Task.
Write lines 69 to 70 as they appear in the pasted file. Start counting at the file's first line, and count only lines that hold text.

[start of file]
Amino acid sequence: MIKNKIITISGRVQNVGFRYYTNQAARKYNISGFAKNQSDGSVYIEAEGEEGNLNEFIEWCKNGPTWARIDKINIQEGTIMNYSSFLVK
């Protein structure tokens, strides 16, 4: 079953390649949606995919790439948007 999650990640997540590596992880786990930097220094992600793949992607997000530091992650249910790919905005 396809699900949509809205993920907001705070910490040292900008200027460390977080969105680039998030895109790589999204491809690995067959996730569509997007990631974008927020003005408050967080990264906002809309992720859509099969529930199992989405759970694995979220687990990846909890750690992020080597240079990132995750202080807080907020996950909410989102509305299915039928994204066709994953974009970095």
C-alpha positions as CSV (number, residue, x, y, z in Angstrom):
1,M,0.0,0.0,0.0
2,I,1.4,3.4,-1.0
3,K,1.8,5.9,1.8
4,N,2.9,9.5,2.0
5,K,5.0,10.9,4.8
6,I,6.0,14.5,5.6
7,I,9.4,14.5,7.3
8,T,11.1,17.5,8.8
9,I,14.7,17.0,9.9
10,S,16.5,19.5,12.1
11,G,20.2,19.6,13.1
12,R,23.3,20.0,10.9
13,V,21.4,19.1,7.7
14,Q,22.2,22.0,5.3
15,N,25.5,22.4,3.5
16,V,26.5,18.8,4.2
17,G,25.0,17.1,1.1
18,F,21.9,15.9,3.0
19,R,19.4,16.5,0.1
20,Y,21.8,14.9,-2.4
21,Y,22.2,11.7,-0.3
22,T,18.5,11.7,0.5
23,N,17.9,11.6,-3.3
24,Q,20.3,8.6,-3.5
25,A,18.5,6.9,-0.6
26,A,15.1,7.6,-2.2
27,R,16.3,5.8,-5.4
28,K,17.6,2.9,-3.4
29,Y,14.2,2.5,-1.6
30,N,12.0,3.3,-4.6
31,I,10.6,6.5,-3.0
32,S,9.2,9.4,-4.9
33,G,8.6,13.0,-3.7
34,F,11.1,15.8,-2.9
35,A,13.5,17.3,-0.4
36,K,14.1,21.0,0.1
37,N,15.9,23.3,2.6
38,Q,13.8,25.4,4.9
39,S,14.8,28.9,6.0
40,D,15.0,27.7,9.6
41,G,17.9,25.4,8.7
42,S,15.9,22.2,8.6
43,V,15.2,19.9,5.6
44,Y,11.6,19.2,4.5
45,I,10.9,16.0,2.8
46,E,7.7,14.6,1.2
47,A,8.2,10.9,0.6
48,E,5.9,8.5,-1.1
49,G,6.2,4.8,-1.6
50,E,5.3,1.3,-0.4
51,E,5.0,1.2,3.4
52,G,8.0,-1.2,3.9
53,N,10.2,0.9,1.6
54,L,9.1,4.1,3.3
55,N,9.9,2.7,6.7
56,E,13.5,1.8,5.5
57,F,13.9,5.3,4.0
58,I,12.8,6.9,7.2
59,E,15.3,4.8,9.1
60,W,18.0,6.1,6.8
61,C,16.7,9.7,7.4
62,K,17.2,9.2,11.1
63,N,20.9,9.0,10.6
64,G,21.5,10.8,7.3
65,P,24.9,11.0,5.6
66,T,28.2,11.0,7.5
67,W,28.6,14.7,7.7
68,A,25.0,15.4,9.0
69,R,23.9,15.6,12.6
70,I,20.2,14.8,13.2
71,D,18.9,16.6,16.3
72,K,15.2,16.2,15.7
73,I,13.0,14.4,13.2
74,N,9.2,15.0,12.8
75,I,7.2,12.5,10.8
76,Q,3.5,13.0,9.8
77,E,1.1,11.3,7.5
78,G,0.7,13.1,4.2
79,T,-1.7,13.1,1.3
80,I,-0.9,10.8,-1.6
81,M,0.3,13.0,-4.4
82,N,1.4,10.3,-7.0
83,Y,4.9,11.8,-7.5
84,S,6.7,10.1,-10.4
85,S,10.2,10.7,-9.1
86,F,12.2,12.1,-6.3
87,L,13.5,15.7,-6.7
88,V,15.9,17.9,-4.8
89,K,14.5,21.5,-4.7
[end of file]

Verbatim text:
66,T,28.2,11.0,7.5
67,W,28.6,14.7,7.7